UN judges expand war crime conviction of ex-Milosevic aides

United Nations appeals judges on Wednesday expanded the jail terms of two spy chiefs of late Serbian President Slobodan Milosevic who had been convicted of war crimes committed amid the breakup of Yugoslavia.

The court sentenced former state security service chief Jovica Stanisic and deputy Franko Simatovic to 15 years in prison, adding three years to a previous conviction from 2021.

The two men were convicted over their role in supporting Bosnian Serb paramilitaries that engaged in a campaign of ethnic cleansing in parts of Bosnia and Croatia.

The UN court found Stanisic and Simatovic “shared the intent to further the common criminal plan to forcibly and permanently remove the majority of non-Serbs from large areas of Croatia and Bosnia,” Judge Graciela Gatti Santana said.

“This pronouncement marks a milestone in the mechanism’s history… The appeals chamber pronounces the last appeal judgment,” she said.

The sentence was delivered by the UN’s International Residual Mechanism for Criminal Tribunals (IRMCT), which took over the remaining war crimes cases related to Yugoslavia in 2017.

What else do we know about the proceedings?

The pair had appealed the convictions for the war crime of murder and the crimes against humanity of murder, persecution, forcible transfer and deportation.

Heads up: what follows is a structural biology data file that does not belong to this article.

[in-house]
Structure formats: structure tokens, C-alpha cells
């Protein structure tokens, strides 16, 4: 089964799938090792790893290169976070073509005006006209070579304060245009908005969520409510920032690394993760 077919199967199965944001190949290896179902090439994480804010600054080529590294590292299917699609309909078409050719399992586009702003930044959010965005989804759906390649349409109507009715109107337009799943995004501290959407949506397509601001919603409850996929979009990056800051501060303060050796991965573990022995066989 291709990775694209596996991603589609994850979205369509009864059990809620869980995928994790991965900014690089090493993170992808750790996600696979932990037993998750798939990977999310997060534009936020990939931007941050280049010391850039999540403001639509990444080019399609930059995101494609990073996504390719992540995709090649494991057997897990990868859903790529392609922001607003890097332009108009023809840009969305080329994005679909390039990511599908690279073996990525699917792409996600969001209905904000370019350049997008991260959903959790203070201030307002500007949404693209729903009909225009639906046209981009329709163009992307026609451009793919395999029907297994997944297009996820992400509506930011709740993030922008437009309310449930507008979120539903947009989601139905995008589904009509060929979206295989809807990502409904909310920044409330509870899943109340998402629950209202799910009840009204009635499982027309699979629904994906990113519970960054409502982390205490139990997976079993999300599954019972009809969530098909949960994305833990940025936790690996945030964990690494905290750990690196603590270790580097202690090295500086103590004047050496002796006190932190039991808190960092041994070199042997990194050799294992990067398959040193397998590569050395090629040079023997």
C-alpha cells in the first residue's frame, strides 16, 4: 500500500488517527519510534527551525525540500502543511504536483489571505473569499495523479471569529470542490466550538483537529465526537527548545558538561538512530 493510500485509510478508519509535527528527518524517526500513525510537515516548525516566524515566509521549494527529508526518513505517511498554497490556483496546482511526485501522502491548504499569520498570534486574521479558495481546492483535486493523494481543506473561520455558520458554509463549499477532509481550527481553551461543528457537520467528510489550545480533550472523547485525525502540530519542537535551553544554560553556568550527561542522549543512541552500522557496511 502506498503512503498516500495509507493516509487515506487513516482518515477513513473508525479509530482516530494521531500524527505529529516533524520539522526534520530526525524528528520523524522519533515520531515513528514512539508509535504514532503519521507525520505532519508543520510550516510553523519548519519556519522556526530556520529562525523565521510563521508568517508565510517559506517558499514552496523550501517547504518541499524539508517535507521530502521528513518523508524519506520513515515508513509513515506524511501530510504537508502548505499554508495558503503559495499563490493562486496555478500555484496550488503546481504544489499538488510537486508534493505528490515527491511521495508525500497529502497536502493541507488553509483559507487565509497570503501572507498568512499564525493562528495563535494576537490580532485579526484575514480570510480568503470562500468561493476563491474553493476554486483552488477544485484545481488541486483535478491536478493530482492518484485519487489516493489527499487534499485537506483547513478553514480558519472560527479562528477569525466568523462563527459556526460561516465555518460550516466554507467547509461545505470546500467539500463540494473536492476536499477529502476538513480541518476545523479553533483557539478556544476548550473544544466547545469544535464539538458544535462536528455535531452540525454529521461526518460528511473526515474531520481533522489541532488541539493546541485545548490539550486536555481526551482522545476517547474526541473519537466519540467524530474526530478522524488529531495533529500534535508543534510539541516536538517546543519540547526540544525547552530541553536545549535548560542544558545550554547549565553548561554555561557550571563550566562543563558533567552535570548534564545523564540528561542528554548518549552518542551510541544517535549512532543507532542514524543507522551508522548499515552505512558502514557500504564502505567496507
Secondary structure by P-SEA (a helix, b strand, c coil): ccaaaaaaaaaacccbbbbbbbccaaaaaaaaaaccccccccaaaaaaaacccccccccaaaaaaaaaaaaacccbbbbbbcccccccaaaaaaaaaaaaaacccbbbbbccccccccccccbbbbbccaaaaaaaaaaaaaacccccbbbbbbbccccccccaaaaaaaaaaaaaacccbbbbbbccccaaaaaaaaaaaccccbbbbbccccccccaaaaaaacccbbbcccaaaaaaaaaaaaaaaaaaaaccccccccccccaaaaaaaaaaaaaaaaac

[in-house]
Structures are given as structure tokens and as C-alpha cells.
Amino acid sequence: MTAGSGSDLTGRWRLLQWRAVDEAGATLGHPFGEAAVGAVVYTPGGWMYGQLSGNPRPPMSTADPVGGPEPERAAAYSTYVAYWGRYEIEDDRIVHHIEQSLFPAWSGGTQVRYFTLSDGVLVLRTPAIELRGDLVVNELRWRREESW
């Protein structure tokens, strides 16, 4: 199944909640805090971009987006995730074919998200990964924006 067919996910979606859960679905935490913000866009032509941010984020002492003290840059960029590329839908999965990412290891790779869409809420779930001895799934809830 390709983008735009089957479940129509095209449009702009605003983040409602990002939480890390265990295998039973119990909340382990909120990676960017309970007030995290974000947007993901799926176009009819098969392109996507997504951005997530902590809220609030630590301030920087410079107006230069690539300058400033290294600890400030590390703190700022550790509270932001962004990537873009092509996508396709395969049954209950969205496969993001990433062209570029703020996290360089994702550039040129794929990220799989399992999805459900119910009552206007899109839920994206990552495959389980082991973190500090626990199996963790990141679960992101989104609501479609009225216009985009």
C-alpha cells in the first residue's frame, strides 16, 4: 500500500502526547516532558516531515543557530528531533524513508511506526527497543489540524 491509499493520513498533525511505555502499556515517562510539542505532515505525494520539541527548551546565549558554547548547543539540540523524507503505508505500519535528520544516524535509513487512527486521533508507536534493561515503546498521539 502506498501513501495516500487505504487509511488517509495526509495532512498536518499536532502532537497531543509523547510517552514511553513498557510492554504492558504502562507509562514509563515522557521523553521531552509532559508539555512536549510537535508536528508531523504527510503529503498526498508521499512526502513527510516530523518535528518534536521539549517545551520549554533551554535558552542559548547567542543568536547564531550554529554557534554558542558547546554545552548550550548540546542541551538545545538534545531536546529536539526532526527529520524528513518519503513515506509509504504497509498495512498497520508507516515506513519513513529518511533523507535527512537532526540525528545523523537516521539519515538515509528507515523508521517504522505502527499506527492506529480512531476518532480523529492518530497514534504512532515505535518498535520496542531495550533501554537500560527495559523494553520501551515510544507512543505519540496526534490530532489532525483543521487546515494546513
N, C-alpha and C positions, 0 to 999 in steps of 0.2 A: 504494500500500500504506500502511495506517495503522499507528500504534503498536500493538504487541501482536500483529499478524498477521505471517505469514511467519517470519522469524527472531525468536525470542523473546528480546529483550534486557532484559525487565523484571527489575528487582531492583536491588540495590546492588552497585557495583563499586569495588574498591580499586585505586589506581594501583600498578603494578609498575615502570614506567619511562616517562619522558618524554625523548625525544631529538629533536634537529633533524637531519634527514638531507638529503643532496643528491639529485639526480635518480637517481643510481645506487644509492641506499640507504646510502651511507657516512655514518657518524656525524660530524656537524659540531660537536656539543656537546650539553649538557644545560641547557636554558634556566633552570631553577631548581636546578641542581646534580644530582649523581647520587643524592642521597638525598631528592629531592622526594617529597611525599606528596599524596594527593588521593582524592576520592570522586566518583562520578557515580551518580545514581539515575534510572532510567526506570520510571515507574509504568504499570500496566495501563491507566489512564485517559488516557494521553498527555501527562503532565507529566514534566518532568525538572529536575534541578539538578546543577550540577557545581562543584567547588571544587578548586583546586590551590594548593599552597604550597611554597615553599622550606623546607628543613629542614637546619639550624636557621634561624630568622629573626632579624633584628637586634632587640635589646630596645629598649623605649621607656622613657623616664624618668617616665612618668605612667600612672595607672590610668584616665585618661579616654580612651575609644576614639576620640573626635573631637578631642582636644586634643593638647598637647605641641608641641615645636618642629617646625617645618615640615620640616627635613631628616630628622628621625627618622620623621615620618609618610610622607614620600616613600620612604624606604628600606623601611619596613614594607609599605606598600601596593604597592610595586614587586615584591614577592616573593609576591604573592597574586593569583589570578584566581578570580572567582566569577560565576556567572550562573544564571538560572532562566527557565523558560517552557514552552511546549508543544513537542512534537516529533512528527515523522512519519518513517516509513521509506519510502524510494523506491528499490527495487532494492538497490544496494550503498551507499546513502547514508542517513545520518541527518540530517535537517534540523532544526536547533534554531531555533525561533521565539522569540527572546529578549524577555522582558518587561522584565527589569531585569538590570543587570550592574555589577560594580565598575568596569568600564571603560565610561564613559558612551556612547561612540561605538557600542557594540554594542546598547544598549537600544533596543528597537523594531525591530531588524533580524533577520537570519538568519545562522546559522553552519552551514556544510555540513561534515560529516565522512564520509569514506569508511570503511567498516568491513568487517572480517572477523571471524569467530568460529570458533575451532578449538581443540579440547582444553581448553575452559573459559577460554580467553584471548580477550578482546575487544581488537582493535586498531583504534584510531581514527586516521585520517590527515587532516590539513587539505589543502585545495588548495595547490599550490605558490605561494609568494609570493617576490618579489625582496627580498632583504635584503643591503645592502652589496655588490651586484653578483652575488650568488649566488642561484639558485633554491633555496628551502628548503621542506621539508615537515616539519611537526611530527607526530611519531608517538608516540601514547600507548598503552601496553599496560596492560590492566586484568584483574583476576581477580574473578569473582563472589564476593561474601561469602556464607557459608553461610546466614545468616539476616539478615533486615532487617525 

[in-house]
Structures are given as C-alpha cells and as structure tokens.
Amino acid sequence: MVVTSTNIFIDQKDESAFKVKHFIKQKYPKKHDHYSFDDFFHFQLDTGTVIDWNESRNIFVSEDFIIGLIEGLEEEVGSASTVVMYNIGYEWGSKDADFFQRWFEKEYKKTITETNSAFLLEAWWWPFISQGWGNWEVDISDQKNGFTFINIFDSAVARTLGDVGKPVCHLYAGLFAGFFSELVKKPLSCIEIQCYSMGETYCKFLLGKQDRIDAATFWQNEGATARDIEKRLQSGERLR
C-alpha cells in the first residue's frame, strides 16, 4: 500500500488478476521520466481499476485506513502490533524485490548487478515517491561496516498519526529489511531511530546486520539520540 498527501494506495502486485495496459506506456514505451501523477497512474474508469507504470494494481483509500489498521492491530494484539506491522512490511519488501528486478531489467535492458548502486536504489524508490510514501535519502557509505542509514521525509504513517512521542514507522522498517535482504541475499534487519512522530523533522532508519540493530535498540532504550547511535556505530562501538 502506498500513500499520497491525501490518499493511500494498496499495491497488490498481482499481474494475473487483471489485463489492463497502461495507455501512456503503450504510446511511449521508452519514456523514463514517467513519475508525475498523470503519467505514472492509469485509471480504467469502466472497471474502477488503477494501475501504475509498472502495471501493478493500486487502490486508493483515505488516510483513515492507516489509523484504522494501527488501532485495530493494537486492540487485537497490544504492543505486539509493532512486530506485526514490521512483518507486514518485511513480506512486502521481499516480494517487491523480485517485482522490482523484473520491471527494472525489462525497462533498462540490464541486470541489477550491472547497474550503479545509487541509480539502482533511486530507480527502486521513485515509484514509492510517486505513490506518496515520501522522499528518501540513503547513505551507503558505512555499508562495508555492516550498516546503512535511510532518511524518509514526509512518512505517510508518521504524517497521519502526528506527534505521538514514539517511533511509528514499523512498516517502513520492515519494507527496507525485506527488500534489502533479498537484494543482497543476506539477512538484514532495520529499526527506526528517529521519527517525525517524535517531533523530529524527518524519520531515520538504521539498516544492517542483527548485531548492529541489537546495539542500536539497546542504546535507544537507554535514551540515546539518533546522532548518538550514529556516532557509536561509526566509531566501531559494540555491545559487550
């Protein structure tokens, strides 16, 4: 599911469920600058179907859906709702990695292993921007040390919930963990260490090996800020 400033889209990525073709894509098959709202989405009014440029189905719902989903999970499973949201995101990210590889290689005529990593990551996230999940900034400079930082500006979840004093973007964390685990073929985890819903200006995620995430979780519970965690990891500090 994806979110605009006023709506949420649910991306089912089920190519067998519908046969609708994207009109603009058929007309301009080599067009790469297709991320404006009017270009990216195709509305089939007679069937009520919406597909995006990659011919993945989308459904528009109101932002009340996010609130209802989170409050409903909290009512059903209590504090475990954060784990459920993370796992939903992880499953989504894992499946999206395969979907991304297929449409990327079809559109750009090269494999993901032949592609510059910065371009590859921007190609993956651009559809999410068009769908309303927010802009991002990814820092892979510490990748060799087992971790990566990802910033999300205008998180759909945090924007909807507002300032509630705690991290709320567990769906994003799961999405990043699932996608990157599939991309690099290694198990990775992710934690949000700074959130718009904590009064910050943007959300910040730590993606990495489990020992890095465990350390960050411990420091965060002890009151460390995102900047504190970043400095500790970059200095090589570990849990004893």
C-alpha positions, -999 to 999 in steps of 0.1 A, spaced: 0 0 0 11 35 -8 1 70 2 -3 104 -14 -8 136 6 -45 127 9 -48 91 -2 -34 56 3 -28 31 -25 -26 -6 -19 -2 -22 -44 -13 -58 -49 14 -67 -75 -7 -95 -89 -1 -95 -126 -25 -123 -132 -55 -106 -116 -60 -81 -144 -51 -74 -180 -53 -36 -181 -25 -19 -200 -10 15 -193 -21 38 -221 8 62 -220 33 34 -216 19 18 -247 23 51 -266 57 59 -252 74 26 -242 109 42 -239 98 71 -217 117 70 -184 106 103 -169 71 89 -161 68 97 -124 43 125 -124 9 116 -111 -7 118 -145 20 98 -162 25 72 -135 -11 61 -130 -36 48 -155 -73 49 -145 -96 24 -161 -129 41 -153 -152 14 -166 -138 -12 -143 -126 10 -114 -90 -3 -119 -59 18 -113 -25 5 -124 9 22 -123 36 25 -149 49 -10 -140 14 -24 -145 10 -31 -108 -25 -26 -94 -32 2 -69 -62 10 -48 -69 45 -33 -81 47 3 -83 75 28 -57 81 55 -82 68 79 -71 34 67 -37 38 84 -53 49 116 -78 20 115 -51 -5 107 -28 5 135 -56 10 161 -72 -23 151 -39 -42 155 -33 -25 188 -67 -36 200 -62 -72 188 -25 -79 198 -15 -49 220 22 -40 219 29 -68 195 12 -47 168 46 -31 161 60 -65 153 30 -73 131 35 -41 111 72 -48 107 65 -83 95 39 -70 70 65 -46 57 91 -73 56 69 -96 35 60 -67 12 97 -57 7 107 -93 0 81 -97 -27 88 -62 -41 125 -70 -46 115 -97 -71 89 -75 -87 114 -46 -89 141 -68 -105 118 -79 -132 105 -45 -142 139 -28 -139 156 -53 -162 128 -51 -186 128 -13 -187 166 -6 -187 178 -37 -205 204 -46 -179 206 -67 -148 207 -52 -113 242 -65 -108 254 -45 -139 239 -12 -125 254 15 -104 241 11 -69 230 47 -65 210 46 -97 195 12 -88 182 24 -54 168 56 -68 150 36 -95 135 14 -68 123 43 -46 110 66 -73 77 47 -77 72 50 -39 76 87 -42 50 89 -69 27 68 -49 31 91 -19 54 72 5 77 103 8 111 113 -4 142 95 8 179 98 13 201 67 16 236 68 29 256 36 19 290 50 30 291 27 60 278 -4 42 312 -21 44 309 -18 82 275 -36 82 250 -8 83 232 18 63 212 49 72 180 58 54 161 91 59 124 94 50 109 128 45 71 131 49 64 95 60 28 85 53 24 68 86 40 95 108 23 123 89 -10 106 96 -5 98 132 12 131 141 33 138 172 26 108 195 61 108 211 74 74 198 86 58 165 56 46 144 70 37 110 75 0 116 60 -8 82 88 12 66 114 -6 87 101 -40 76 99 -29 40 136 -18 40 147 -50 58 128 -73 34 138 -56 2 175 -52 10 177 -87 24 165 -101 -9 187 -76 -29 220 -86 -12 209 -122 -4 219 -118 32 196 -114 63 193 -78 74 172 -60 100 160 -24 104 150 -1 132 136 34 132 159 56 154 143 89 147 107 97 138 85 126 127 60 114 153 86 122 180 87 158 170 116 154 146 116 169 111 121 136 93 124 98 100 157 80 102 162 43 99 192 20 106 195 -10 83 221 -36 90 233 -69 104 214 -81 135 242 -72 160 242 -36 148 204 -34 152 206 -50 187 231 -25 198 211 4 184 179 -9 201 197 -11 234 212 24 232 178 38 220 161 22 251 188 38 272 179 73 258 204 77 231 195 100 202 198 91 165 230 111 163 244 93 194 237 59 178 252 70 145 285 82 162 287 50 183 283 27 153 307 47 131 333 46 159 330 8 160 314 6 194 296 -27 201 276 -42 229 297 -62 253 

Prosecutors had appealed against their acquittal on several other charges and asked for a longer sentence, which was then heeded by the court.

The two spy chiefs had been acquitted in 2013 after it was found that there was not enough evidence to link them to the actions of Bosnian Serb paramilitaries.

A retrial was ordered in 2015, and the pair was convicted six years later of training and financing Serb forces that took over the northern Bosnian town of Samac in 1992.

Judges in 2021 said that Serb forces launched a “campaign of terror” against Bosniaks and Croats in the area that included killings, rapes, looting and the destruction of Islamic and Catholic religious buildings.

Non-Serbs were also held in six detention centres where various waves of abuse were committed.

Last Yusgoslav war trial

Stanisic and Simatovic’s appeal was the final case in war crime prosecutions over the conflict in the western Balkans in the 1990s.

Milosevic was put on trial for alleged war crimes committed during the breakup of Yugoslavia but died in his jail cell in 2006 before a verdict was reached.

Bosnian Serb general Ratko Mladic lost his final appeal against a life sentence in 2021, and political leader Radovan Karadzic was convicted of genocide and sentenced to life in prison in 2016.

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